The heart of my decision to take a job in finance was I wanted to make my dad proud. I wanted to prove that all the money spent on my college education and raising me was for something. I wanted to be a success, and in my head, success meant making a lot of money. Toward the culmination of my finance career, I started spending fewer weekends in the office and more time fishing Lake Bridgeport with my father. I had not been bass fishing in quite a while at this point, but it brought back every memory I had of growing up fishing with him. During those weekends away from the office, I found a happiness I had not had since playing sports, when life was not about the money. I realized the smile on my dad’s face when I landed fish was a proud smile, something I had been slaving in finance in search of when, as it turns out, I just needed to go fishing with my dad to find. I loved the financial opportunities that a career in finance possessed, but I lost a piece of innocence and sacrificed my happiness for what I believed would be a rich life down the road.
After a few months of fishing, my father encouraged me to step up and see if I could hang in a tournament setting. I had never fished a tournament, but in April 2011, we signed up for the longest running bass tourney, the annual Texas State Bass Tournament on Toledo Bend and ended up 4th after the two-day tourney concluded. That was it. I was in love. I was able to compete, able to do something that brought happiness to me and able to make my father proud.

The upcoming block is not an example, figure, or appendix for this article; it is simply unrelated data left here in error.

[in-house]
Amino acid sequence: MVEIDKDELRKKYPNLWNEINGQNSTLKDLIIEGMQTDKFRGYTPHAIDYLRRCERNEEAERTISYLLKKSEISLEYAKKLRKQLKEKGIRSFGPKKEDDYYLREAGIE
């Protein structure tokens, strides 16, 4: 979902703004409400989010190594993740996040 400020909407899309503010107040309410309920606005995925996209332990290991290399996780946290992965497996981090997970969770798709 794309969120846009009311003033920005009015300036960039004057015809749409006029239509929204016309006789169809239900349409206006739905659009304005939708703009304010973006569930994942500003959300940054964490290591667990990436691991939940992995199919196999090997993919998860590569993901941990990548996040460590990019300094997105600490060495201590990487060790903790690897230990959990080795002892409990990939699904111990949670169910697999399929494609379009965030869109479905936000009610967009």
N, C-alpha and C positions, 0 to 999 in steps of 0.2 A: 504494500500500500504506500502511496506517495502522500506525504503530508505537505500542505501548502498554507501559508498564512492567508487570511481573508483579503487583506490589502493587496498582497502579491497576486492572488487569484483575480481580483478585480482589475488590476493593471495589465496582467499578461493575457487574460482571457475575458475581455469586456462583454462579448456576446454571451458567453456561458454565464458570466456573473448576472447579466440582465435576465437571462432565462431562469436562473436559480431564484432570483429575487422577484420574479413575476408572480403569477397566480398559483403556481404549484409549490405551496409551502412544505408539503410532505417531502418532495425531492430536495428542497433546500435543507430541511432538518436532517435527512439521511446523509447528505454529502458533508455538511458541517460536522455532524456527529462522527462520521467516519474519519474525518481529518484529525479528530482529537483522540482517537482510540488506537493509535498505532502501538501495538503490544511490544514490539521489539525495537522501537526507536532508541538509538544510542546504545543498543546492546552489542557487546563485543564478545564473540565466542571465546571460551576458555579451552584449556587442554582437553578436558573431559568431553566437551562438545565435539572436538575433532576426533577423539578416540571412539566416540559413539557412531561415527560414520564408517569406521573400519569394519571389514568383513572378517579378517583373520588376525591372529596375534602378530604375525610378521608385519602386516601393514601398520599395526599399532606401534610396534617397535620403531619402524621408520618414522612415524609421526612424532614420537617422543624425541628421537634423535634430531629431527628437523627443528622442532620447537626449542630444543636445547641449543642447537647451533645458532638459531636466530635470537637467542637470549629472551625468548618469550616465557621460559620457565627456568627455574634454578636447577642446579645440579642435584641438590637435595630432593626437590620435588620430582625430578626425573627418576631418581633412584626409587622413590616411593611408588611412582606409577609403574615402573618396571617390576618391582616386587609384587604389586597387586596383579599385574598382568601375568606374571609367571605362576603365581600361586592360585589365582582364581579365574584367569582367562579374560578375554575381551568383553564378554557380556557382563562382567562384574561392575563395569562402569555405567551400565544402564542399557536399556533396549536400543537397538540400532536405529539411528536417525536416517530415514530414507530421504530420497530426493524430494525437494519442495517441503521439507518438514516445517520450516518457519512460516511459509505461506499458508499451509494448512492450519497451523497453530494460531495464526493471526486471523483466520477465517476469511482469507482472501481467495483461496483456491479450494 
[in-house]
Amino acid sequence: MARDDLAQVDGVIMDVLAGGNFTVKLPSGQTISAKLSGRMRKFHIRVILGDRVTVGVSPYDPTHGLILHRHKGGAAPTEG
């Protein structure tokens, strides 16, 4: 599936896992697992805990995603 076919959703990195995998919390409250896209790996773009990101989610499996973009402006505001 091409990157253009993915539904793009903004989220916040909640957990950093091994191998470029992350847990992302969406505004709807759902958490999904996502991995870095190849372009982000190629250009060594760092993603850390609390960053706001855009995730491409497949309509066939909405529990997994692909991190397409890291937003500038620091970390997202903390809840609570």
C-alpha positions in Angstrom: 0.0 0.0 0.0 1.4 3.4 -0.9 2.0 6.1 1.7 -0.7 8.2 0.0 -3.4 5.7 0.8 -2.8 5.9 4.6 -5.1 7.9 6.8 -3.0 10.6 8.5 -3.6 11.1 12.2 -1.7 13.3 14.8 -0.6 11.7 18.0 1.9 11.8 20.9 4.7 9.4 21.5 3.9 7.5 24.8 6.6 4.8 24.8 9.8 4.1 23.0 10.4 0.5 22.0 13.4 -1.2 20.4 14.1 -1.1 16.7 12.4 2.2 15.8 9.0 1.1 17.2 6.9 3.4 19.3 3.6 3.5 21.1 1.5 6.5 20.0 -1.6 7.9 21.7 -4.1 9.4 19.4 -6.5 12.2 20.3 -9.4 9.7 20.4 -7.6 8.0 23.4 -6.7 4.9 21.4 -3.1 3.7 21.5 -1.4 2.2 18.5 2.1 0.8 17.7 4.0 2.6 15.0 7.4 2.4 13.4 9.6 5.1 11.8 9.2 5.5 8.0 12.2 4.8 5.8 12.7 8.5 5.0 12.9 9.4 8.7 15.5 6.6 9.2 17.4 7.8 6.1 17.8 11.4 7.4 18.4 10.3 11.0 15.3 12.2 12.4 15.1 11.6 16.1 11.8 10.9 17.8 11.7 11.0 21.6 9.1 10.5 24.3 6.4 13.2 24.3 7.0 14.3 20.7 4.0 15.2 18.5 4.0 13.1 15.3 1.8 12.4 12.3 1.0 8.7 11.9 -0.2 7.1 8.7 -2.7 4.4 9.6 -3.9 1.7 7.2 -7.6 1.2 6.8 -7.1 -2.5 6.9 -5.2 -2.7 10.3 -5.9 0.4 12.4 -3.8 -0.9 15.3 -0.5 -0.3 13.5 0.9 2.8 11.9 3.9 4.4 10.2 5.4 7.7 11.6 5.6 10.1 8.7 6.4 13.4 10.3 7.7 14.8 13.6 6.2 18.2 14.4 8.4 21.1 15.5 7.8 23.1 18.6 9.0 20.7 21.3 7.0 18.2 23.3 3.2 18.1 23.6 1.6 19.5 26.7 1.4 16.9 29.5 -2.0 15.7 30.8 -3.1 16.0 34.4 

Eight months later, I made the decision to pursue a career in bass fishing and put my two weeks’ notice in with Raymond James. I knew there would be obstacles, but when you know you are meant to do something, you just do it. That is what my father taught me. He started his own company at 19 with a $5,000 loan from a family member. Did he have a Plan B? No. He didn’t need one. My dad knew what he was meant to do in life, and he grinded and grinded and never gave up. In my 26 years of life, I have seen my father’s businesses go up and down and up and down, and never once have I seen him give up. He’s never traded his happiness for money either. He makes the right decision even if it is not the most profitable. You find a way to make things work. You live and breathe your job. Your job is you. You are proud of your career.